Regulator targets underperforming super funds

The n Prudential Regulation Authority (APRA) intends to beef up standards to make super funds accountable for poor performance and justify their expenditure on marketing and advertising.

APRA deputy chair Helen Rowell said super fund members deserve confidence their fund is “delivering quality, value-for-money outcomes” as she released consultation papers outlining the proposed changes.

The move comes after the regulator wrote to super funds in August demanding meetings with funds failing to deliver “quality” outcomes for members.

In the August letter, APRA targeted funds who were poor performers based on a range of data, including returns, costs to members, insurance costs and the impacts on members of funds experiencing declines in member numbers.

APRA did not name the funds or say how many were in its sights.

The regulator is proposing a toughening of standards so there is an “outcomes” assessment that will apply to all investment options – “choice” investment options and the “MySuper” options, the options with more protections for those who do not choose a fund.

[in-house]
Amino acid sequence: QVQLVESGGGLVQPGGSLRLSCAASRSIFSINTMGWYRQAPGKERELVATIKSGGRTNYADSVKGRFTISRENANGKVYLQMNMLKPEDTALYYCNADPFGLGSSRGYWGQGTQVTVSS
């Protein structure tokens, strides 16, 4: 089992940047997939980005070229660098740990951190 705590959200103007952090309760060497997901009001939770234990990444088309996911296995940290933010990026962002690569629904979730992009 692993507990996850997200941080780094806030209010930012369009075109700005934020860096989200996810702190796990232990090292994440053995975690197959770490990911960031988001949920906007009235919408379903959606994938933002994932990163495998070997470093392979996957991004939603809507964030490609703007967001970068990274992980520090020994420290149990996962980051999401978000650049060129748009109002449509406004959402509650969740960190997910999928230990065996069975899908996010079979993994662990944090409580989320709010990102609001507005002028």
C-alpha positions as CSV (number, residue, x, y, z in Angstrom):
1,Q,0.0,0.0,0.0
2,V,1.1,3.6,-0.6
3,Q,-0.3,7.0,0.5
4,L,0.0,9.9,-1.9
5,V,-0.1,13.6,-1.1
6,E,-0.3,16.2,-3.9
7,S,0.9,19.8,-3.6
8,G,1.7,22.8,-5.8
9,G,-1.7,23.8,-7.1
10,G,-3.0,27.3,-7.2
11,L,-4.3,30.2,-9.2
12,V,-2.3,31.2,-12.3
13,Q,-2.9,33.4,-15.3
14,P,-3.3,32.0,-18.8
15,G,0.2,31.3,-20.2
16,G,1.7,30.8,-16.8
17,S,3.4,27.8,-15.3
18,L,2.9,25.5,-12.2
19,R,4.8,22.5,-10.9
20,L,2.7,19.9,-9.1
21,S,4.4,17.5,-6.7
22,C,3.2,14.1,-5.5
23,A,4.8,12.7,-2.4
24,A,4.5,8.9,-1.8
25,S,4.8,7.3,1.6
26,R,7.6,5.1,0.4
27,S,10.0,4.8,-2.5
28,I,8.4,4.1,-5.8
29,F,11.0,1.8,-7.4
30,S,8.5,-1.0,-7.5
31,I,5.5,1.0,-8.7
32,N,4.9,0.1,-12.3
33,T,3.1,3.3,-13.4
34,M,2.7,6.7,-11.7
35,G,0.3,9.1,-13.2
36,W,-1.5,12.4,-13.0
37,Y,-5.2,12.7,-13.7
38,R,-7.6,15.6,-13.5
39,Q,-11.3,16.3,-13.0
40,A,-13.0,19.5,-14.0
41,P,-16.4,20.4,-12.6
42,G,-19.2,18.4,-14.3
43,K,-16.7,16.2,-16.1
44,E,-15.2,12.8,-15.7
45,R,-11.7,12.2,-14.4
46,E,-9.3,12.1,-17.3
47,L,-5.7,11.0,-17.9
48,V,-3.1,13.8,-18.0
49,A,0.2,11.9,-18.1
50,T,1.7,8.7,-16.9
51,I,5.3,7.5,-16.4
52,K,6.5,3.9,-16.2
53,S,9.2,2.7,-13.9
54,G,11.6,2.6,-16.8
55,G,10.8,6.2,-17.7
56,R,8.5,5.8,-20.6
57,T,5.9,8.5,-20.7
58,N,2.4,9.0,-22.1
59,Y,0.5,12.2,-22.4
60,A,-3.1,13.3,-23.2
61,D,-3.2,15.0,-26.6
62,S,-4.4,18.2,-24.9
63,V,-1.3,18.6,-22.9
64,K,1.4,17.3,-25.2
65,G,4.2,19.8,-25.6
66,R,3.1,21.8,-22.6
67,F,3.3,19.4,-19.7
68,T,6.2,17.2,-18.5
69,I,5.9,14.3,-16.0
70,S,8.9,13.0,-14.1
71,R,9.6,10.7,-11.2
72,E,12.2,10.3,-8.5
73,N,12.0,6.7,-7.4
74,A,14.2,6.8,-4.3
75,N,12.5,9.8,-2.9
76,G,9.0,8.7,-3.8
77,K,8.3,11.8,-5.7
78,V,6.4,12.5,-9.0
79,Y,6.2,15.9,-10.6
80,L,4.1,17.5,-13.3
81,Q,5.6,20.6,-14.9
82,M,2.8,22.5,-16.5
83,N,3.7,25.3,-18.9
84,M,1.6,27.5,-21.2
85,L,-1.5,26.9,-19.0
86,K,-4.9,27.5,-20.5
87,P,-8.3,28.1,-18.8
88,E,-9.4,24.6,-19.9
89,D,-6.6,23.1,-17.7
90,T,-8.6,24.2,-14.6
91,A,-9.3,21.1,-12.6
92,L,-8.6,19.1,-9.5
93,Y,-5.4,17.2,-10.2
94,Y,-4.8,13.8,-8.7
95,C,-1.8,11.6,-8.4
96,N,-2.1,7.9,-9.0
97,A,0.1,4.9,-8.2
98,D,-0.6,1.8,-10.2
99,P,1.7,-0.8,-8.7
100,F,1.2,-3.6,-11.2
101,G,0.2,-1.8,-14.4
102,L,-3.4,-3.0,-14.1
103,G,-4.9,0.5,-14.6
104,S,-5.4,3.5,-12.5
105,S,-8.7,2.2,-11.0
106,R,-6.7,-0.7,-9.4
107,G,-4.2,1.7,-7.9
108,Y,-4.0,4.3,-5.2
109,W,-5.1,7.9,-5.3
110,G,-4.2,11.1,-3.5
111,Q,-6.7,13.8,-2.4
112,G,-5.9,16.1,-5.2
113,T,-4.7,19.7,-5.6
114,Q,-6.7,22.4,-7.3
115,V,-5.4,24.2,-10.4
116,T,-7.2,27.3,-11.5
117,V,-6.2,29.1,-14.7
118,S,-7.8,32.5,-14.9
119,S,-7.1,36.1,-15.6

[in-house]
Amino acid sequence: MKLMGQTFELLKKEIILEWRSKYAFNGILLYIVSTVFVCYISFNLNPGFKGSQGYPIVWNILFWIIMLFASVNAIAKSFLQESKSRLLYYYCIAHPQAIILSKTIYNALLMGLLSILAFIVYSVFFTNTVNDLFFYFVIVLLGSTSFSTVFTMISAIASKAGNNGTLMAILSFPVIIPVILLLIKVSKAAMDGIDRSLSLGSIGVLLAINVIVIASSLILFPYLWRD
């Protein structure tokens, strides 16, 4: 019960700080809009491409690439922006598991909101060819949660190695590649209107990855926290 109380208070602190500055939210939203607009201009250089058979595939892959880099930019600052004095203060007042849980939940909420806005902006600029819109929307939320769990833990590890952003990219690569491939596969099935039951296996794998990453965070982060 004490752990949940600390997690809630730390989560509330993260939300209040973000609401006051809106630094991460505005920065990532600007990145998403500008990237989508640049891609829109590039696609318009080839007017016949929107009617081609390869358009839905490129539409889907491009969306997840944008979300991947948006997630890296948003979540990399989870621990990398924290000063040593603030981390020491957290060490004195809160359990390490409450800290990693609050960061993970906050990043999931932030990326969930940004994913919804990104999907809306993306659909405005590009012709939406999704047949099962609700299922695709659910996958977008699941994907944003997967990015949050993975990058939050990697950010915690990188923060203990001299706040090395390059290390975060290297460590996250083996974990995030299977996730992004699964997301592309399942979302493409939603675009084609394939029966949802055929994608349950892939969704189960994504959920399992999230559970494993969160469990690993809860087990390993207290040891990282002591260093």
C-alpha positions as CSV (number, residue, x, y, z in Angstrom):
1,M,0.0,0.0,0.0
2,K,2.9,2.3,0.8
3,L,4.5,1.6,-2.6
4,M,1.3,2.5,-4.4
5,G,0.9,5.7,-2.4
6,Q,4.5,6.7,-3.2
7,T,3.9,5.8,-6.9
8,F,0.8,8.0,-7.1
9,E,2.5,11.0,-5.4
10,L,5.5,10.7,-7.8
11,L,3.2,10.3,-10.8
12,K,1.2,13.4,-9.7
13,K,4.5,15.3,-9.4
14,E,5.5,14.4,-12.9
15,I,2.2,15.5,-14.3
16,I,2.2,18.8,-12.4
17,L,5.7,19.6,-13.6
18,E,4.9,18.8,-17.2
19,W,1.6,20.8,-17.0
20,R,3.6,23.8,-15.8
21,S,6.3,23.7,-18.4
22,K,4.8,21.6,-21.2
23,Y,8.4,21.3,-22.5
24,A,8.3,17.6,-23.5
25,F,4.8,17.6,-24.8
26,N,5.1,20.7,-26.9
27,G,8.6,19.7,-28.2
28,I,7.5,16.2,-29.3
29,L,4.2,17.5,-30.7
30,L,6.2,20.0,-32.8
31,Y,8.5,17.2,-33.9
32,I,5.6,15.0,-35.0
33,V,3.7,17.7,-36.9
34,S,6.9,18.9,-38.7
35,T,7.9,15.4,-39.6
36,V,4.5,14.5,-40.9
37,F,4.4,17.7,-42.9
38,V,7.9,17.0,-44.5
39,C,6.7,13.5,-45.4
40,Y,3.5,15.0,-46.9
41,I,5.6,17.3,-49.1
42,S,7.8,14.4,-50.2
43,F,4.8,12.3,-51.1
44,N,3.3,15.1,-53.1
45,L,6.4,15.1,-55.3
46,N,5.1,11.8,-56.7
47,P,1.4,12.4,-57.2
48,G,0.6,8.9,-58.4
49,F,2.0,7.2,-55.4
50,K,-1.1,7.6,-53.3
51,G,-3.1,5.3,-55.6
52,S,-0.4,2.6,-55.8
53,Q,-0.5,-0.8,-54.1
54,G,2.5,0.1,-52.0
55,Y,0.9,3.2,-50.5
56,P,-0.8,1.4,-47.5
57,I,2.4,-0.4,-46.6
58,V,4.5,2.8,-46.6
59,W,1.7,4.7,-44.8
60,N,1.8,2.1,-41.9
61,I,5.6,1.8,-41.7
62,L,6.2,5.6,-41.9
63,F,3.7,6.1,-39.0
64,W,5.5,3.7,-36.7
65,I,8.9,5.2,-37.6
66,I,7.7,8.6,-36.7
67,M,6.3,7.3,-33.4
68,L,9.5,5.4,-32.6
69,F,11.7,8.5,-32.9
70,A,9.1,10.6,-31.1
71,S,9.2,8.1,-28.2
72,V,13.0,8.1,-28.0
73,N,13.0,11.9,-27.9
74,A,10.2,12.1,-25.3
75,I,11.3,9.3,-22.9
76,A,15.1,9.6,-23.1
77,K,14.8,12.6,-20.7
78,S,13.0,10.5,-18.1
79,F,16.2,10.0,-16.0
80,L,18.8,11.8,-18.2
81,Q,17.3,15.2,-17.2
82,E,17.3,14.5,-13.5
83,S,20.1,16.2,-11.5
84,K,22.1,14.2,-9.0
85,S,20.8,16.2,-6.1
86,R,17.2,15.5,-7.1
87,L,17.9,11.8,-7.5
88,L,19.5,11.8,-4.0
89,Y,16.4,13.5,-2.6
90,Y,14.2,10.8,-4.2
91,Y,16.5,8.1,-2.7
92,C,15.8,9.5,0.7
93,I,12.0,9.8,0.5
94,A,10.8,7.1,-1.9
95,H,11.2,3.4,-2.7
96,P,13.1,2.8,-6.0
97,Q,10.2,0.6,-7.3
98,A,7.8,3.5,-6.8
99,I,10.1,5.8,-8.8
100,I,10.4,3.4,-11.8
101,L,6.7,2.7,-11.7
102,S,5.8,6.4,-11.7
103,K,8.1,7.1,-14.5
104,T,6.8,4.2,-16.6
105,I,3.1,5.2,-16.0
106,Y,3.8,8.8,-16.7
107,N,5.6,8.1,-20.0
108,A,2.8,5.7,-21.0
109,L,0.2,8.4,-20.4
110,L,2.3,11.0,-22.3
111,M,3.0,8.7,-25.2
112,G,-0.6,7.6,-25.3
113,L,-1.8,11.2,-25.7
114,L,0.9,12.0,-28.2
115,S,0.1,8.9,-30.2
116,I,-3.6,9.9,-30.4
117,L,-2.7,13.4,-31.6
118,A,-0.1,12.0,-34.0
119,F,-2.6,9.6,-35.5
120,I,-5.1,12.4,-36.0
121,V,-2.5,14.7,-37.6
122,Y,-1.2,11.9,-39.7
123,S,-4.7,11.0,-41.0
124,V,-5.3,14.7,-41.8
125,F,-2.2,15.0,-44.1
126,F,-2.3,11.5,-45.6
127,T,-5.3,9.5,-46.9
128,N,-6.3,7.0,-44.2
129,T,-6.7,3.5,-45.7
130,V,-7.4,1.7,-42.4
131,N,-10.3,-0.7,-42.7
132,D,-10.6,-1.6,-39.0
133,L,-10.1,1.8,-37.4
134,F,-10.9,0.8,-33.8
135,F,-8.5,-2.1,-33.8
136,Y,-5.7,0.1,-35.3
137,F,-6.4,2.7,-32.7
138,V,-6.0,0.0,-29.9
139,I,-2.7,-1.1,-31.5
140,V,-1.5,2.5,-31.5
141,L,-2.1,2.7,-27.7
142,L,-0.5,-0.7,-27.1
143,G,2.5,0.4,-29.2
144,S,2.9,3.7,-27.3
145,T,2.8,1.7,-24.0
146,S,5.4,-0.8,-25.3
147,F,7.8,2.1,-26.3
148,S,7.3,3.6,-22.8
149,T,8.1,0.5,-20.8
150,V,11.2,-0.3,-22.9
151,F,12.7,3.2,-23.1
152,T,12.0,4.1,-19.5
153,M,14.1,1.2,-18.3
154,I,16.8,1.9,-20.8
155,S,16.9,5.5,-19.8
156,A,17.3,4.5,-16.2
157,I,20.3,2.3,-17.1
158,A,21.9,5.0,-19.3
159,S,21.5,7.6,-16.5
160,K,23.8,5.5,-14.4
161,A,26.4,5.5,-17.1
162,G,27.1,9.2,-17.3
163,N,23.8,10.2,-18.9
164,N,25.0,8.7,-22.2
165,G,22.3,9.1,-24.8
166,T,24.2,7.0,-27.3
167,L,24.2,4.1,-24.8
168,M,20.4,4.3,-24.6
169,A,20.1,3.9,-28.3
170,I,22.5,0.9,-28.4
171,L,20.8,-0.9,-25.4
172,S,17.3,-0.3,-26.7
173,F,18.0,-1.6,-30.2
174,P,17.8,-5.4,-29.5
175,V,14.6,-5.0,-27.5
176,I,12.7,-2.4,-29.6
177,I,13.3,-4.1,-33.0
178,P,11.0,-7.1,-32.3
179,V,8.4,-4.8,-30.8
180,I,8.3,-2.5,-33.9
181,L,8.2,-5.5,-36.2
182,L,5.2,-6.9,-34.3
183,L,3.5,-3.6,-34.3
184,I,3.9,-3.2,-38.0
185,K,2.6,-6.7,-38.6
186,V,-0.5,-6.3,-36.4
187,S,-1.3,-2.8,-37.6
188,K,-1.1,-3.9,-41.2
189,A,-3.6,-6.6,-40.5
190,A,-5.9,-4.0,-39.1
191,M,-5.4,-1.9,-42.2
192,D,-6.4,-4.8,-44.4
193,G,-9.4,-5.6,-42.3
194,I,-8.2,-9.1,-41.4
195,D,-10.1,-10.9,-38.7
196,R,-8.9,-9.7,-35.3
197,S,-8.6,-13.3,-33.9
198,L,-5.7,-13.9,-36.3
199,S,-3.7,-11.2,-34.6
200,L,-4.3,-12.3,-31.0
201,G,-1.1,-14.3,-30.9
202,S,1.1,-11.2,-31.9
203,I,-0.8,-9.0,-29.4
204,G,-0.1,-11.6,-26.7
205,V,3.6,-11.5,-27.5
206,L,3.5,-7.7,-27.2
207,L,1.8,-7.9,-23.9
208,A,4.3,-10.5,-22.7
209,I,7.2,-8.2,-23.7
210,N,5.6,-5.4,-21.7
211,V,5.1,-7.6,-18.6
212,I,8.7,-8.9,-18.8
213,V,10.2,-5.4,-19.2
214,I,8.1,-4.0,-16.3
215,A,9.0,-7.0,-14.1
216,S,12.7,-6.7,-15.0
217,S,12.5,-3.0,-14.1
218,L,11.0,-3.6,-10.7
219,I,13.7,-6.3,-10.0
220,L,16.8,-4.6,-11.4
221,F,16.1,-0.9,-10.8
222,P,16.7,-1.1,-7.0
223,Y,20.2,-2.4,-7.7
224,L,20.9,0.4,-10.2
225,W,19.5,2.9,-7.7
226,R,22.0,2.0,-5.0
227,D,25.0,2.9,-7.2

The Turnbull government has prepared a bill that requires funds to audit performance annually and to make the results public, but it applies to MySuper options only.

APRA proposes a regulatory change to ensure trustees have more robust processes in place concerning their expenditure, including on advertising and marketing, and how that supports better outcomes for members.

APRA believes there should be a clear purpose for the spending and trustees must show they have been able to deliver on that purpose.

A blanket advertising campaign that has not delivered a benefit in terms of more members or increased contributions would be unlikely to meet the value for money test.

The proposed standards come despite the royal commission into banking and other financial services entities, which includes super funds. The government wants to start the commission in February and run it for a year.

The royal commission will consider if super funds are using members’ savings for “any purpose that does not meet community standards and expectations, or is otherwise not in the best interests of members”.

Under another of APRA’s proposed changes, funds would be required to make it much easier for members to not only opt out of life insurance, but also to increase their cover.

Sometimes it is hard to members as they have to fill out forms, and the regulator want funds to make it straightforward and simple for them.

Submissions on APRA’s consultation papers are open until 29 March 2018.

The new and revised prudential measures are expected to be released by mid-2018, with a proposed commencement date of 1 January 2019.

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